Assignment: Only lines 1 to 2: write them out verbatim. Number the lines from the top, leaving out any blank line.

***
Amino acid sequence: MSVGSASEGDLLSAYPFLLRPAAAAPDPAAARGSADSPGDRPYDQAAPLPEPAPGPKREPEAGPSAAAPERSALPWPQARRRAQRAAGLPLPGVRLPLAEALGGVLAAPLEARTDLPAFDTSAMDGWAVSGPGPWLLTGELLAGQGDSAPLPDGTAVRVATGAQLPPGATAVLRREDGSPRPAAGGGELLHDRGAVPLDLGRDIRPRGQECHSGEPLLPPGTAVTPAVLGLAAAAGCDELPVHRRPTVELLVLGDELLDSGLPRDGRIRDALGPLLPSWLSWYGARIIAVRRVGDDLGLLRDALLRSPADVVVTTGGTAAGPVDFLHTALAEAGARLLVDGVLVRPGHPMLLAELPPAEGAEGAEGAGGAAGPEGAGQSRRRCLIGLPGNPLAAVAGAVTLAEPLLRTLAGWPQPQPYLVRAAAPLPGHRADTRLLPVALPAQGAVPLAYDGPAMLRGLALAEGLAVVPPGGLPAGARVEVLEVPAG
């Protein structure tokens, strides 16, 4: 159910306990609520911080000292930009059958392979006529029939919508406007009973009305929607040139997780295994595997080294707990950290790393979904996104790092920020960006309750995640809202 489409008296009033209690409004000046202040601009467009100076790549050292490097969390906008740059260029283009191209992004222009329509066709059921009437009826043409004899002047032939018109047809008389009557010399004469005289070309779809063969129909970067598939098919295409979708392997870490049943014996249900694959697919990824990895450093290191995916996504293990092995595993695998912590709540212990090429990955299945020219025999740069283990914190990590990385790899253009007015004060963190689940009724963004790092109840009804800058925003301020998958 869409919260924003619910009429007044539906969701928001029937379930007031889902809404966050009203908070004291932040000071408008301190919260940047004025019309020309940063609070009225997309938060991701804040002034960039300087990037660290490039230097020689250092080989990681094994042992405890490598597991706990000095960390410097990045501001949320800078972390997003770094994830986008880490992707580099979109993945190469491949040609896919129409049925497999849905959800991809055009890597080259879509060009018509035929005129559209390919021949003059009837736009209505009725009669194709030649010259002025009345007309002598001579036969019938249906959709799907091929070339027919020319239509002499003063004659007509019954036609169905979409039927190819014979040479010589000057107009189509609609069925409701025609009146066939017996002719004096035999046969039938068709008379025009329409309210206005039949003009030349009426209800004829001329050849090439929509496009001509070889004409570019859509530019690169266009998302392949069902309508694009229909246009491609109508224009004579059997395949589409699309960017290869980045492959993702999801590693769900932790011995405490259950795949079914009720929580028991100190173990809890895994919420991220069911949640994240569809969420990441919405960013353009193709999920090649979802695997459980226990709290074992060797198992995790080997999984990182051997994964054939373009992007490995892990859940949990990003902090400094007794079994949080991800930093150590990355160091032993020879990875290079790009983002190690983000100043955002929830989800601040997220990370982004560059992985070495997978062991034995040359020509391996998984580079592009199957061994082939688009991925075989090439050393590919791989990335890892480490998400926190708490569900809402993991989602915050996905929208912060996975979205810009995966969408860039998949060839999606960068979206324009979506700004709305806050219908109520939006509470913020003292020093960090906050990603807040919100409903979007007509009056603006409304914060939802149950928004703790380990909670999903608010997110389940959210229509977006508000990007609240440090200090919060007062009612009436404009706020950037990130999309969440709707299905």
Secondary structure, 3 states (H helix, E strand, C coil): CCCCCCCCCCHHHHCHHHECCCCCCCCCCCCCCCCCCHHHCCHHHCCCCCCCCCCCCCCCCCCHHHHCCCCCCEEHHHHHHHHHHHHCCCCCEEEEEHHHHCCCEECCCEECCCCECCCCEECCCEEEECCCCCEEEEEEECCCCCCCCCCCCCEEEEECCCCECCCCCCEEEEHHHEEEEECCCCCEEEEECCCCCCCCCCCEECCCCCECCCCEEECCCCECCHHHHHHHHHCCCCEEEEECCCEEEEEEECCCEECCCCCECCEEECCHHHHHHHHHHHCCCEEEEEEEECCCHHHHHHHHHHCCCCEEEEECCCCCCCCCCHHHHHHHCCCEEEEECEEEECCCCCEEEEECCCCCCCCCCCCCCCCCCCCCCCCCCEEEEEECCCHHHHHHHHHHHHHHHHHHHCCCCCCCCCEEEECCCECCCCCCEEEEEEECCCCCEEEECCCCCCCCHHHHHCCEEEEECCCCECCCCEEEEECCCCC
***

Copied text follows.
Amino acid sequence: MSVGSASEGDLLSAYPFLLRPAAAAPDPAAARGSADSPGDRPYDQAAPLPEPAPGPKREPEAGPSAAAPERSALPWPQARRRAQRAAGLPLPGVRLPLAEALGGVLAAPLEARTDLPAFDTSAMDGWAVSGPGPWLLTGELLAGQGDSAPLPDGTAVRVATGAQLPPGATAVLRREDGSPRPAAGGGELLHDRGAVPLDLGRDIRPRGQECHSGEPLLPPGTAVTPAVLGLAAAAGCDELPVHRRPTVELLVLGDELLDSGLPRDGRIRDALGPLLPSWLSWYGARIIAVRRVGDDLGLLRDALLRSPADVVVTTGGTAAGPVDFLHTALAEAGARLLVDGVLVRPGHPMLLAELPPAEGAEGAEGAGGAAGPEGAGQSRRRCLIGLPGNPLAAVAGAVTLAEPLLRTLAGWPQPQPYLVRAAAPLPGHRADTRLLPVALPAQGAVPLAYDGPAMLRGLALAEGLAVVPPGGLPAGARVEVLEVPAG
């Protein structure tokens, strides 16, 4: 159910306990609520911080000292930009059958392979006529029939919508406007009973009305929607040139997780295994595997080294707990950290790393979904996104790092920020960006309750995640809202 489409008296009033209690409004000046202040601009467009100076790549050292490097969390906008740059260029283009191209992004222009329509066709059921009437009826043409004899002047032939018109047809008389009557010399004469005289070309779809063969129909970067598939098919295409979708392997870490049943014996249900694959697919990824990895450093290191995916996504293990092995595993695998912590709540212990090429990955299945020219025999740069283990914190990590990385790899253009007015004060963190689940009724963004790092109840009804800058925003301020998958 869409919260924003619910009429007044539906969701928001029937379930007031889902809404966050009203908070004291932040000071408008301190919260940047004025019309020309940063609070009225997309938060991701804040002034960039300087990037660290490039230097020689250092080989990681094994042992405890490598597991706990000095960390410097990045501001949320800078972390997003770094994830986008880490992707580099979109993945190469491949040609896919129409049925497999849905959800991809055009890597080259879509060009018509035929005129559209390919021949003059009837736009209505009725009669194709030649010259002025009345007309002598001579036969019938249906959709799907091929070339027919020319239509002499003063004659007509019954036609169905979409039927190819014979040479010589000057107009189509609609069925409701025609009146066939017996002719004096035999046969039938068709008379025009329409309210206005039949003009030349009426209800004829001329050849090439929509496009001509070889004409570019859509530019690169266009998302392949069902309508694009229909246009491609109508224009004579059997395949589409699309960017290869980045492959993702999801590693769900932790011995405490259950795949079914009720929580028991100190173990809890895994919420991220069911949640994240569809969420990441919405960013353009193709999920090649979802695997459980226990709290074992060797198992995790080997999984990182051997994964054939373009992007490995892990859940949990990003902090400094007794079994949080991800930093150590990355160091032993020879990875290079790009983002190690983000100043955002929830989800601040997220990370982004560059992985070495997978062991034995040359020509391996998984580079592009199957061994082939688009991925075989090439050393590919791989990335890892480490998400926190708490569900809402993991989602915050996905929208912060996975979205810009995966969408860039998949060839999606960068979206324009979506700004709305806050219908109520939006509470913020003292020093960090906050990603807040919100409903979007007509009056603006409304914060939802149950928004703790380990909670999903608010997110389940959210229509977006508000990007609240440090200090919060007062009612009436404009706020950037990130999309969440709707299905």